The Braves won't realize their optimistic bid to at least flirt with a .500 record this season, but while winning 13 of their final 25 games before the All-Star break, they at least positioned themselves to potentially avoid their first 100-loss season since 1988. Yes, they are still in the
The Braves won't realize their optimistic bid to at least flirt with a .500 record this season, but while winning 13 of their final 25 games before the All-Star break, they at least positioned themselves to potentially avoid their first 100-loss season since 1988. Yes, they are still in the early stages of a massive rebuilding project, but this is not the way the club wanted to close the Turner Field era and create excitement leading up to next year's entry to SunTrust Park.
An 0-9 start combined with another eight-game losing streak before the end of April set the stage for manager Fredi Gonzalez to be replaced by Brian Snitker in May. Julio Teheran re-established himself as an All-Star and Freddie Freeman performed like one over the past month. But the combination of injuries, an alarming lack of power and disappointing production from a couple offseason acquisitions who had been targeted to serve as short-term fixes led Atlanta to exit the first half in a position it did not want to be.
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WHAT WENT RIGHT
Teheran and Freeman have rebounded and shown once again why they are potential cornerstones for the franchise's future. Minus the struggles he encountered over the past couple weeks, Arodys Vizcaíno provided stability at the back end of the bullpen. Matt Wisler and Mike Foltynewicz have produced a couple stretches that indicate they could be valuable rotation pieces for many years to come. Before fracturing his right thumb on June 19, Mallex Smith showed he's capable of being a potential difference maker. Ender Inciarte's plate discipline has drawn some criticism, but his aggressive baserunning and Gold Glove-caliber defense have proven beneficial since he returned after missing most of the season's first month with a hamstring injury.
WHAT WENT WRONG
Inciarte played just two games before going on the disabled list, and shortstop Erick Aybar, who was acquired to bridge the gap between Andrelton Simmons and Dansby Swanson, has arguably been one of the game's least productive players through most of the season. Nick Markakis has shown a little more pop recently, but the Braves still have hit 20 fewer home runs than any other team. The rotation has been weakened by injuries, Bud Norris' ugly April and the reality that Aaron Blair was not ready for the big league level.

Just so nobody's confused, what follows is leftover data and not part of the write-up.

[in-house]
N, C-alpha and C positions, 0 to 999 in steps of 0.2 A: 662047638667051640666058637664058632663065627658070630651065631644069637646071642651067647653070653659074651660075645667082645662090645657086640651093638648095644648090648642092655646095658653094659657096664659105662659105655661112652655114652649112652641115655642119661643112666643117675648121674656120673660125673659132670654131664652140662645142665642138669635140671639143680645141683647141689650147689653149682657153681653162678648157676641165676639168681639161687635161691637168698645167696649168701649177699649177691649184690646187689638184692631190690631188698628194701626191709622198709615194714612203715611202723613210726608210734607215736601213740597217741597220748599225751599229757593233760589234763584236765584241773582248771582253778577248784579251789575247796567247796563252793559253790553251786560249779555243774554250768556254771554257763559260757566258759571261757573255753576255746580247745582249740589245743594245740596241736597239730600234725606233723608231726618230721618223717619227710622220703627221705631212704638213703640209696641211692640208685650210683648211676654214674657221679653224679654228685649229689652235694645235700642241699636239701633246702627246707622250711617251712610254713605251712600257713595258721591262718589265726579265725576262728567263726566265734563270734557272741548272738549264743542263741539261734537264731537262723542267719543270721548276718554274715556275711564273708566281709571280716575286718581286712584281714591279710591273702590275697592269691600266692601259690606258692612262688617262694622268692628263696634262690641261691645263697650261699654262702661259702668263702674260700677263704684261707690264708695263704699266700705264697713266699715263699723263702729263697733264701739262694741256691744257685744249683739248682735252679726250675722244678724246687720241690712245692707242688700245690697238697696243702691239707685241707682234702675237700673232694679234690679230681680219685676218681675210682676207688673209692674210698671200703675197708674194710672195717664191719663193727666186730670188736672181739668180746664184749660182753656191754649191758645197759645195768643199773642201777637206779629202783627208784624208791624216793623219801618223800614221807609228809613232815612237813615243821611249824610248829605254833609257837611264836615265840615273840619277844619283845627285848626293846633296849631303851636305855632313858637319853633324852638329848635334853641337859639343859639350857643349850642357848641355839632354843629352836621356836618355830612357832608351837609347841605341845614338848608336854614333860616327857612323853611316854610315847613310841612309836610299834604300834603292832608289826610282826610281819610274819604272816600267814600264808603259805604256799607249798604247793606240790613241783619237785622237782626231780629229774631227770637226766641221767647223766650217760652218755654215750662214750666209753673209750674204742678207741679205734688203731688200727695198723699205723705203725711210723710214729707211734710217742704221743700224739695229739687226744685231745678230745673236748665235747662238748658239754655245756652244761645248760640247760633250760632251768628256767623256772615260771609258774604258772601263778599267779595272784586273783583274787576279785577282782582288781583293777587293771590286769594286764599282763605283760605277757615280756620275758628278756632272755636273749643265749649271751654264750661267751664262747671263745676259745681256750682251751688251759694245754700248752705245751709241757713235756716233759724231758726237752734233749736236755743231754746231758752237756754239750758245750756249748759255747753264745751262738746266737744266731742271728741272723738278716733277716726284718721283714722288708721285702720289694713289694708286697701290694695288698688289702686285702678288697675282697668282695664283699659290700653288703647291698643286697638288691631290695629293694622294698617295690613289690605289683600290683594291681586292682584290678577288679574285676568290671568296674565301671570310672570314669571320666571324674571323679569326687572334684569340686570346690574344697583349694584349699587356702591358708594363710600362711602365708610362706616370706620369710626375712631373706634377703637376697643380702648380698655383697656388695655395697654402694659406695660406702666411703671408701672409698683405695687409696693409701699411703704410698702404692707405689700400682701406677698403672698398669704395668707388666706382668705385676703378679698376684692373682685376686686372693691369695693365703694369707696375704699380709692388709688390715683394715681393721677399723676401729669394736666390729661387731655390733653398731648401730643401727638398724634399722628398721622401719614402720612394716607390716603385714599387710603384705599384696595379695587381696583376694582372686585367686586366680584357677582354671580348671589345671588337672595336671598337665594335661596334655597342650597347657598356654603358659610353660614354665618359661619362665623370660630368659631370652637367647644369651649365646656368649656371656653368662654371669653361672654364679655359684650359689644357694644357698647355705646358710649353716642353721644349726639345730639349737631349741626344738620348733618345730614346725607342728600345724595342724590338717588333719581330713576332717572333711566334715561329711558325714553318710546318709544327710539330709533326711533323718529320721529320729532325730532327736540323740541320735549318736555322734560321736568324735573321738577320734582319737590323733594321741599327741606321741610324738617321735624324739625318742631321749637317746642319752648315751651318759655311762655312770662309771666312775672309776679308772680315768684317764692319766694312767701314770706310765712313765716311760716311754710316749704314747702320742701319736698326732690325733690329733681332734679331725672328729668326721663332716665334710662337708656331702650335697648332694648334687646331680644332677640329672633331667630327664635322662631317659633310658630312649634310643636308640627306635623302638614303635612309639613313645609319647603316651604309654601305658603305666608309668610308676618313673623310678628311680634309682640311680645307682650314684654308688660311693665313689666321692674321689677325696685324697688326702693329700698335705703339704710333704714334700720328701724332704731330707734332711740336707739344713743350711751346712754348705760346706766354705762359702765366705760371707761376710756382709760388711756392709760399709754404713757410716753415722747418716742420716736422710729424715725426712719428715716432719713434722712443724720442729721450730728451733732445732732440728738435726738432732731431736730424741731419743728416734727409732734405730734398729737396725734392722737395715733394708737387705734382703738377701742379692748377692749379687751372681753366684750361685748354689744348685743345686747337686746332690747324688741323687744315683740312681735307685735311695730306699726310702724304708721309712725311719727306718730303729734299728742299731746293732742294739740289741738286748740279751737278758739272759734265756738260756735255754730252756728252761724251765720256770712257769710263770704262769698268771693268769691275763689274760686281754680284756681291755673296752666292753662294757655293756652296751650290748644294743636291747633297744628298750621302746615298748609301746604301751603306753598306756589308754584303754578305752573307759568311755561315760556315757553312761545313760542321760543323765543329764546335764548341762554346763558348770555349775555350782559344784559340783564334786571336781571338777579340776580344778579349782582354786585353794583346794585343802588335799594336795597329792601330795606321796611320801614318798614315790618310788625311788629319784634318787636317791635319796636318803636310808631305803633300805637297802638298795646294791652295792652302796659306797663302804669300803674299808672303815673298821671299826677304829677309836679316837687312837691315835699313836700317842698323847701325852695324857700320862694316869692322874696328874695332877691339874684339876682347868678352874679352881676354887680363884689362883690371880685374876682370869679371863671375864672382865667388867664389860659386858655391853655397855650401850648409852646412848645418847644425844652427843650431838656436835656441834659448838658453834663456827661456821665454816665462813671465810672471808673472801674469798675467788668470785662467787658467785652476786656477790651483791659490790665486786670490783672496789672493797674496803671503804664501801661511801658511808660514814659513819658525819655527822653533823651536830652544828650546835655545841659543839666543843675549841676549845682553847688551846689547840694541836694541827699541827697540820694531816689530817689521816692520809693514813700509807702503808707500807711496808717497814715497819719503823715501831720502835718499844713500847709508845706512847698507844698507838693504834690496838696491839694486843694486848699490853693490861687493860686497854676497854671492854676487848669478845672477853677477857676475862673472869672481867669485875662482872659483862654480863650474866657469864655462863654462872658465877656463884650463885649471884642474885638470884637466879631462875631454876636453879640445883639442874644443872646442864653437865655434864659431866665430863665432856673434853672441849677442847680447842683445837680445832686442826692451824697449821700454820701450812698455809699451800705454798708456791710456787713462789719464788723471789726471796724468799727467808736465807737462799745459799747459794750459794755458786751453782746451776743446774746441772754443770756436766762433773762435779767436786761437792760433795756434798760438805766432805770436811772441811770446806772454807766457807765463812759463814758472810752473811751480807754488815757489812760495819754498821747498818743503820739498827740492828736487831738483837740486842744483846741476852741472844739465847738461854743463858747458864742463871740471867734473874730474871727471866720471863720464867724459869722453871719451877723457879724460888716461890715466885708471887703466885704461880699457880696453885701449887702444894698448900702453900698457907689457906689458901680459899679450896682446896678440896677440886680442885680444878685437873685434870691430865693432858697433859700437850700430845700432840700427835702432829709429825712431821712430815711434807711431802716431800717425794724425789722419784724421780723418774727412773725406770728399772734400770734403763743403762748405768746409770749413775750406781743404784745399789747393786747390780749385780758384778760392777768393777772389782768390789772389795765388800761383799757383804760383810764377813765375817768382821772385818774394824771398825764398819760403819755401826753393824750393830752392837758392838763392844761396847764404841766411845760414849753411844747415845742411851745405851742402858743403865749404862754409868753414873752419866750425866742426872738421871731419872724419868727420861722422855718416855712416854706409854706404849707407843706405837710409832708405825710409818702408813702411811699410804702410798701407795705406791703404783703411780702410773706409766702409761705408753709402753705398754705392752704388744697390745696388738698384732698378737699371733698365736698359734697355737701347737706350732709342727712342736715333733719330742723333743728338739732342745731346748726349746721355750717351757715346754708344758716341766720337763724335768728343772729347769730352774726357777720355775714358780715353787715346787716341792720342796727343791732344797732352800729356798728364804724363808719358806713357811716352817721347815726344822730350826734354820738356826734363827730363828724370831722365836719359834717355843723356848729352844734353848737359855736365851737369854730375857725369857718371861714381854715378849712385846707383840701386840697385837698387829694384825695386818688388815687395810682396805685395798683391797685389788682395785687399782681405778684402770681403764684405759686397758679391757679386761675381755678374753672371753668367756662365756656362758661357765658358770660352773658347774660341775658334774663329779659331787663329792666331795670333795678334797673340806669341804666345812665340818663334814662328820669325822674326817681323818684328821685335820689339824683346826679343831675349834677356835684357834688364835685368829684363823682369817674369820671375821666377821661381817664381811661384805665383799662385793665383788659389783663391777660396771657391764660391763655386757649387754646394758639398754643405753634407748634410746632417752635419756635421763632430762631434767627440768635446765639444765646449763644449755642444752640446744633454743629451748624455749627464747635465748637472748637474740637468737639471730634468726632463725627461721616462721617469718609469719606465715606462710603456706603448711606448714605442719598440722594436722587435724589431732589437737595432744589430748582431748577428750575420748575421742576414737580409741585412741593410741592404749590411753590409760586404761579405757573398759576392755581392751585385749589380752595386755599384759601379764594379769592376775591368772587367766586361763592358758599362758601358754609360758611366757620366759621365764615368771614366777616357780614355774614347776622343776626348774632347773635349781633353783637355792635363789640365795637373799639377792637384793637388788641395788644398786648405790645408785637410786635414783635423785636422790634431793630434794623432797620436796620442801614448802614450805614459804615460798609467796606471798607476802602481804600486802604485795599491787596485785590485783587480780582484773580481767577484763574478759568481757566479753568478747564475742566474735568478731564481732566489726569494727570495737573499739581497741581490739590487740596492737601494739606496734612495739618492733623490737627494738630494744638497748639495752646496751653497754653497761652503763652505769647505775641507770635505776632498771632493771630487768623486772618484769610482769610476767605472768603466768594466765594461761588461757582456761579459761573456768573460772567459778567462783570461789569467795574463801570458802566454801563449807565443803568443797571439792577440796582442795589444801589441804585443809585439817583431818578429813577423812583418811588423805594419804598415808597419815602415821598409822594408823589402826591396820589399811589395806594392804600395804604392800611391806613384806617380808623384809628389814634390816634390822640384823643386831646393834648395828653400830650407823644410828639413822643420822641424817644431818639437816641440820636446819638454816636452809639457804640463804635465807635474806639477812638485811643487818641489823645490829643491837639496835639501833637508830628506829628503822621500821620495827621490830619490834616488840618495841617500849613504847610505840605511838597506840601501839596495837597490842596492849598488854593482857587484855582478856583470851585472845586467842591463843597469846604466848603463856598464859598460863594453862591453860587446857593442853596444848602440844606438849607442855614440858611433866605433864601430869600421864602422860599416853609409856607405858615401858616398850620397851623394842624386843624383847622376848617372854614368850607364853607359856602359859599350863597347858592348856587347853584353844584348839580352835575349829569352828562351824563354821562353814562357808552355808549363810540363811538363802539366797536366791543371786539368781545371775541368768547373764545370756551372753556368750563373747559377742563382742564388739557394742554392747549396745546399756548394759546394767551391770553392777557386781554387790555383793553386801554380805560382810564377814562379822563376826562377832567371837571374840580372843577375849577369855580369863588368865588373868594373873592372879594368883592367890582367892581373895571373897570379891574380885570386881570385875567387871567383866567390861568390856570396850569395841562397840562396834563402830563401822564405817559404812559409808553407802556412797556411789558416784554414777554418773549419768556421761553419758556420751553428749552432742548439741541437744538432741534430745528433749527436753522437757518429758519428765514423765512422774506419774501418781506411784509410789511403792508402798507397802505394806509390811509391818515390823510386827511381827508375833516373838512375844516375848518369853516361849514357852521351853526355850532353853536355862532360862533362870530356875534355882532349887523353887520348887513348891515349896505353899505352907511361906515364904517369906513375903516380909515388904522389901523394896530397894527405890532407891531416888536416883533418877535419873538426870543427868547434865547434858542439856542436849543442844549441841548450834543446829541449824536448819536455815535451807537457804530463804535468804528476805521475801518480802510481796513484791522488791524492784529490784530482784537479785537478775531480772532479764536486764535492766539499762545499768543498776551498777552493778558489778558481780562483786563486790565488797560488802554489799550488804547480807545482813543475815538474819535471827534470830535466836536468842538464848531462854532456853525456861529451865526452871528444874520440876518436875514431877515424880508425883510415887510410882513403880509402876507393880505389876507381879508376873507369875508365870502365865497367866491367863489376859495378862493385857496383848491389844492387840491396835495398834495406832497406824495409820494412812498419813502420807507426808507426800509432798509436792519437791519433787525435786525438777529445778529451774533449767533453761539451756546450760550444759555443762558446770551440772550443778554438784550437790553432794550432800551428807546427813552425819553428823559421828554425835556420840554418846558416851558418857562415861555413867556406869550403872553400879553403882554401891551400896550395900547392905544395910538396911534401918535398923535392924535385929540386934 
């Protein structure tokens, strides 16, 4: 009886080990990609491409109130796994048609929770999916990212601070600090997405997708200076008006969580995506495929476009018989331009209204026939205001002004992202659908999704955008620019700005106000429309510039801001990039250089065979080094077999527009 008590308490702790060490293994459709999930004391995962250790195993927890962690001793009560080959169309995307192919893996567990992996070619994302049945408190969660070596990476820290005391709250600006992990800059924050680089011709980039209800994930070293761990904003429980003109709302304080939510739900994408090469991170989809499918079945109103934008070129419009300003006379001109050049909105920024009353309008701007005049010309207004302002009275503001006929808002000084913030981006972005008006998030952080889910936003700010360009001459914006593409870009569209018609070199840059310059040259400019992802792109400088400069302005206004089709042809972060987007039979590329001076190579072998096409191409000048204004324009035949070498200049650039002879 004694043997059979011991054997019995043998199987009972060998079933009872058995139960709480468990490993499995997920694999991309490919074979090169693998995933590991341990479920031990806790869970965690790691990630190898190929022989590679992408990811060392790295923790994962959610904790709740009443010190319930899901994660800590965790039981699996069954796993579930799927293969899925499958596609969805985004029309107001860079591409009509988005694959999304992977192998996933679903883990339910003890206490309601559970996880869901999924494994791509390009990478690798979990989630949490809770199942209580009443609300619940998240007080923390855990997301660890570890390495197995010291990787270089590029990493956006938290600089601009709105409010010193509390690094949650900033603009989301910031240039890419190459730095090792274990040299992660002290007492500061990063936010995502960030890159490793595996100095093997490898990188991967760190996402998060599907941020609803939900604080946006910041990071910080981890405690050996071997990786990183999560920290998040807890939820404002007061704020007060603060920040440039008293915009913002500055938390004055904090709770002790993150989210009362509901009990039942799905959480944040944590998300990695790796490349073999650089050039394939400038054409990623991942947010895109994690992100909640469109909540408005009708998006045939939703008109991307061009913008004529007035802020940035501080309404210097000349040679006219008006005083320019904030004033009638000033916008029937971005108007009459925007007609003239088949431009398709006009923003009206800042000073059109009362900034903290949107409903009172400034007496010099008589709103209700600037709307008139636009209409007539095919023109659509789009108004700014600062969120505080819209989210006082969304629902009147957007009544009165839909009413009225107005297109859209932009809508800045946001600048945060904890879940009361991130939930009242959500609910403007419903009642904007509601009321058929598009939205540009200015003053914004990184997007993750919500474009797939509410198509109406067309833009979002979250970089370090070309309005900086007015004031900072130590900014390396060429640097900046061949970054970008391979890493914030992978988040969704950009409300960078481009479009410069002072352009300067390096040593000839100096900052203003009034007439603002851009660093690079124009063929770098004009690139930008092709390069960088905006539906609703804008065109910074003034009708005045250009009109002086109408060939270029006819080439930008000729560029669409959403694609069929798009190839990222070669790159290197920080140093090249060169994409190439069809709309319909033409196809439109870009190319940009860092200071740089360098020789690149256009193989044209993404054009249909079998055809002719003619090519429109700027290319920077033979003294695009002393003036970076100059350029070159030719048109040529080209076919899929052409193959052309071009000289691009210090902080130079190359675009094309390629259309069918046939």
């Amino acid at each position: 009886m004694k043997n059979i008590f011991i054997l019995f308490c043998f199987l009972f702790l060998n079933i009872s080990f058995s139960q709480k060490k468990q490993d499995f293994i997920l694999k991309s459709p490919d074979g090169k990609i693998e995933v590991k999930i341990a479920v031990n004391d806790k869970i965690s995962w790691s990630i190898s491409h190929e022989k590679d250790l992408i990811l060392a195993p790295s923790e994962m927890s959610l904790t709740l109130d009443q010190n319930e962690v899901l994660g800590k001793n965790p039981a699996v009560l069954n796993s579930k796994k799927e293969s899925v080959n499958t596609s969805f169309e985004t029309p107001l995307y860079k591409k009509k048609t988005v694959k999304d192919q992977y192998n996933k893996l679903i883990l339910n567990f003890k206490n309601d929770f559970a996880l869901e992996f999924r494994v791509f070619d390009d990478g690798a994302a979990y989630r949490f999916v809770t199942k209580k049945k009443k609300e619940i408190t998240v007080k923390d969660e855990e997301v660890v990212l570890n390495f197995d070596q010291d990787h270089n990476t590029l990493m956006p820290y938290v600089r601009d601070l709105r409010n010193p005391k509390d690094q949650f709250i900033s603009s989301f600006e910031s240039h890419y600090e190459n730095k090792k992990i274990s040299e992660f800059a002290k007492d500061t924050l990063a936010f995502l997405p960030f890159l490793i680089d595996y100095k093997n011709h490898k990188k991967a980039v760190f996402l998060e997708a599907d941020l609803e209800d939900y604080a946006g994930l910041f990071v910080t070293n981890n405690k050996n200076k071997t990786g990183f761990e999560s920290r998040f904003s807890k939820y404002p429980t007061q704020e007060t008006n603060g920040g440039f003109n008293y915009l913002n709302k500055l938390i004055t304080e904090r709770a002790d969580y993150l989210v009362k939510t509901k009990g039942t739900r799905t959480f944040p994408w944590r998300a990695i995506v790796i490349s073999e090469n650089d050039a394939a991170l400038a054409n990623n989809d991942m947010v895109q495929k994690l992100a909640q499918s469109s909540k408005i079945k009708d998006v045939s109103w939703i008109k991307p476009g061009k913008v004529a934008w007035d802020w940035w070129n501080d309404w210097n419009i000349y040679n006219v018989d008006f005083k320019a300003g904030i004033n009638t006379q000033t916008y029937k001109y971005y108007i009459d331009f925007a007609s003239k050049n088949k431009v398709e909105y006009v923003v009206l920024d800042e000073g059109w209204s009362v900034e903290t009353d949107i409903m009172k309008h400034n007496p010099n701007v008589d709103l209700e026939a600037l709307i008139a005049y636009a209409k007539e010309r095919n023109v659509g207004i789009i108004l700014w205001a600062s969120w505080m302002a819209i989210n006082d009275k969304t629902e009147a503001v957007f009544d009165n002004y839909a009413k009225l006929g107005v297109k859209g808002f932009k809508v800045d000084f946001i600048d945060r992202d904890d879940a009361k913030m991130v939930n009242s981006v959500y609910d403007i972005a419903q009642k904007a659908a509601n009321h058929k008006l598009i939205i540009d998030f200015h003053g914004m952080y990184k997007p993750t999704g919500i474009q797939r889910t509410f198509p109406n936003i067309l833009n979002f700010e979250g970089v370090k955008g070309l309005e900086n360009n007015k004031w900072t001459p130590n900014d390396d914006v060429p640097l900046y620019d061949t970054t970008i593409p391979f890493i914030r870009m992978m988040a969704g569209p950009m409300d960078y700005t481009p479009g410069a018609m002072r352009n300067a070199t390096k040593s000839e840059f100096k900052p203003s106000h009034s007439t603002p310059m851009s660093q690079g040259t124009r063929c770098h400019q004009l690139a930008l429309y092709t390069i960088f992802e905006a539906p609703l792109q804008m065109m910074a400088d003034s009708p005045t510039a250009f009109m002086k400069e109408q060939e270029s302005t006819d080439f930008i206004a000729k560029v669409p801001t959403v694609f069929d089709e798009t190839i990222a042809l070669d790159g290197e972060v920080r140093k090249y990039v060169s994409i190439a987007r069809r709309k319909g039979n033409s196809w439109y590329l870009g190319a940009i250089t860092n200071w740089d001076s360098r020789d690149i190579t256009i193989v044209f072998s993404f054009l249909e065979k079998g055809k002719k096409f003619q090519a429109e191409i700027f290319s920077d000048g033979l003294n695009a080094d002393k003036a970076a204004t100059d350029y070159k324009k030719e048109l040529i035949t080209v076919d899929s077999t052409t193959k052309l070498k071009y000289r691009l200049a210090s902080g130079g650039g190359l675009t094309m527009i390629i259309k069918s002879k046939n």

WHAT WE LEARNED
If Wisler and Foltynewicz continue developing in the right direction and Teheran sticks around beyond the Aug. 1 non-waiver Trade Deadline, Atlanta has a solid base for future rotations. The inconsistencies that top prospects Sean Newcomb, Lucas Sims and Blair have battled have complicated projections of next year's rotation. This season's first half has also further highlighted the need to surround Freeman with another power bat. But Inciarte and Smith at least provided a glimpse of the production they can provide with their legs.
FIRST-HALF TOP POSITION PLAYER
Freeman recorded two hits in his first 25 at-bats and then struggled to find consistency over the two months that followed. But the two-time All-Star caught fire in the middle of June, spurring the team's season-best six-game winning streak and putting himself on pace to record his first 30-homer season.
FIRST-HALF TOP PITCHER
Though a right thigh infection led him to allow five earned runs in both of the final two starts he made before the break, Teheran silenced his doubters as he surrendered two earned runs or fewer in 10 of his past 15 starts and highlighted a 23-inning scoreless streak in June with a one-hit shutout against the Mets. He has been much more effective with his secondary pitches and has become far less dependent on his two-seam fastball -- a pitch that consistently hurt him against left-handed hitters last year.
FIRST-HALF TOP ROOKIE
Though Smith is still raw in some areas, the fleet-footed and cerebral outfielder proved he is a quick learner via the adjustments he made at the plate, on the basepaths and with his defensive routes. He provided indication that he could be the club's leadoff hitter of the future as he compiled a .778 OPS and stole 12 bases over the final 49 games he played before suffering the thumb fracture that will likely sideline him until September.
Mark Bowman has covered the Braves for MLB.com since 2001.